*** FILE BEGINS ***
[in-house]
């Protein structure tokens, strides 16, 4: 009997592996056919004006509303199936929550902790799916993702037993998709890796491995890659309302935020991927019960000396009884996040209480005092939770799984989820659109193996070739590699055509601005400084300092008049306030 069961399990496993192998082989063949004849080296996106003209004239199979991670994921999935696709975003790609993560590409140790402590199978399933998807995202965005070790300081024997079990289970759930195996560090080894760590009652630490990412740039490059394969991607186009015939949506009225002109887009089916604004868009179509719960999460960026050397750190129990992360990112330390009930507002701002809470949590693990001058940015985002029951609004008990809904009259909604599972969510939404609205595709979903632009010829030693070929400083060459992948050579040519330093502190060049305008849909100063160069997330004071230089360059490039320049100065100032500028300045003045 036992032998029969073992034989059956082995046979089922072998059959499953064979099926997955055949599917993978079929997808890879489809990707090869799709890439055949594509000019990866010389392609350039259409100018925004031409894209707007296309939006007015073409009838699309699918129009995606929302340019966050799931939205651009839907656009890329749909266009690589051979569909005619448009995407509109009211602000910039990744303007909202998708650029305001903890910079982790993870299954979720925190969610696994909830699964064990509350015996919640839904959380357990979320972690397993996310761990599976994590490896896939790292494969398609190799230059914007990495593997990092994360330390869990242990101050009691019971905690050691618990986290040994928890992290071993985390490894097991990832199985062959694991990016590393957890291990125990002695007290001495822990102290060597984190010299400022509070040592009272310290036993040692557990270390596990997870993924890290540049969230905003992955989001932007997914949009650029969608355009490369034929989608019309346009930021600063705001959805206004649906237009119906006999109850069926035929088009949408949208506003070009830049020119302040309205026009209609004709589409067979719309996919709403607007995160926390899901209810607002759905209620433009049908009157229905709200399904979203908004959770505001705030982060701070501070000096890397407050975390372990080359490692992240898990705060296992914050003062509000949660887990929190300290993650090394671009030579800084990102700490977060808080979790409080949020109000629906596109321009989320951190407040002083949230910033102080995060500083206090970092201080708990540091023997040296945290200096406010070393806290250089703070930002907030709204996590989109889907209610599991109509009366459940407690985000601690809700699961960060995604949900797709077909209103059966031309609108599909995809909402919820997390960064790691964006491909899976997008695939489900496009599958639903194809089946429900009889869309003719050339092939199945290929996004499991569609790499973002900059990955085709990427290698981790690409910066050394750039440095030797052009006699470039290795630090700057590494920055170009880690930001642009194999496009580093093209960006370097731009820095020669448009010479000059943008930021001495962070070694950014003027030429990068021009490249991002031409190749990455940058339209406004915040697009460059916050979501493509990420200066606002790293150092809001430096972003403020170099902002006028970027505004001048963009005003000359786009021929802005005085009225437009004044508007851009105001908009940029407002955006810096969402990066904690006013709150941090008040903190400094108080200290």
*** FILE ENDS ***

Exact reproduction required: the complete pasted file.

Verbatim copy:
[in-house]
């Protein structure tokens, strides 16, 4: 009997592996056919004006509303199936929550902790799916993702037993998709890796491995890659309302935020991927019960000396009884996040209480005092939770799984989820659109193996070739590699055509601005400084300092008049306030 069961399990496993192998082989063949004849080296996106003209004239199979991670994921999935696709975003790609993560590409140790402590199978399933998807995202965005070790300081024997079990289970759930195996560090080894760590009652630490990412740039490059394969991607186009015939949506009225002109887009089916604004868009179509719960999460960026050397750190129990992360990112330390009930507002701002809470949590693990001058940015985002029951609004008990809904009259909604599972969510939404609205595709979903632009010829030693070929400083060459992948050579040519330093502190060049305008849909100063160069997330004071230089360059490039320049100065100032500028300045003045 036992032998029969073992034989059956082995046979089922072998059959499953064979099926997955055949599917993978079929997808890879489809990707090869799709890439055949594509000019990866010389392609350039259409100018925004031409894209707007296309939006007015073409009838699309699918129009995606929302340019966050799931939205651009839907656009890329749909266009690589051979569909005619448009995407509109009211602000910039990744303007909202998708650029305001903890910079982790993870299954979720925190969610696994909830699964064990509350015996919640839904959380357990979320972690397993996310761990599976994590490896896939790292494969398609190799230059914007990495593997990092994360330390869990242990101050009691019971905690050691618990986290040994928890992290071993985390490894097991990832199985062959694991990016590393957890291990125990002695007290001495822990102290060597984190010299400022509070040592009272310290036993040692557990270390596990997870993924890290540049969230905003992955989001932007997914949009650029969608355009490369034929989608019309346009930021600063705001959805206004649906237009119906006999109850069926035929088009949408949208506003070009830049020119302040309205026009209609004709589409067979719309996919709403607007995160926390899901209810607002759905209620433009049908009157229905709200399904979203908004959770505001705030982060701070501070000096890397407050975390372990080359490692992240898990705060296992914050003062509000949660887990929190300290993650090394671009030579800084990102700490977060808080979790409080949020109000629906596109321009989320951190407040002083949230910033102080995060500083206090970092201080708990540091023997040296945290200096406010070393806290250089703070930002907030709204996590989109889907209610599991109509009366459940407690985000601690809700699961960060995604949900797709077909209103059966031309609108599909995809909402919820997390960064790691964006491909899976997008695939489900496009599958639903194809089946429900009889869309003719050339092939199945290929996004499991569609790499973002900059990955085709990427290698981790690409910066050394750039440095030797052009006699470039290795630090700057590494920055170009880690930001642009194999496009580093093209960006370097731009820095020669448009010479000059943008930021001495962070070694950014003027030429990068021009490249991002031409190749990455940058339209406004915040697009460059916050979501493509990420200066606002790293150092809001430096972003403020170099902002006028970027505004001048963009005003000359786009021929802005005085009225437009004044508007851009105001908009940029407002955006810096969402990066904690006013709150941090008040903190400094108080200290």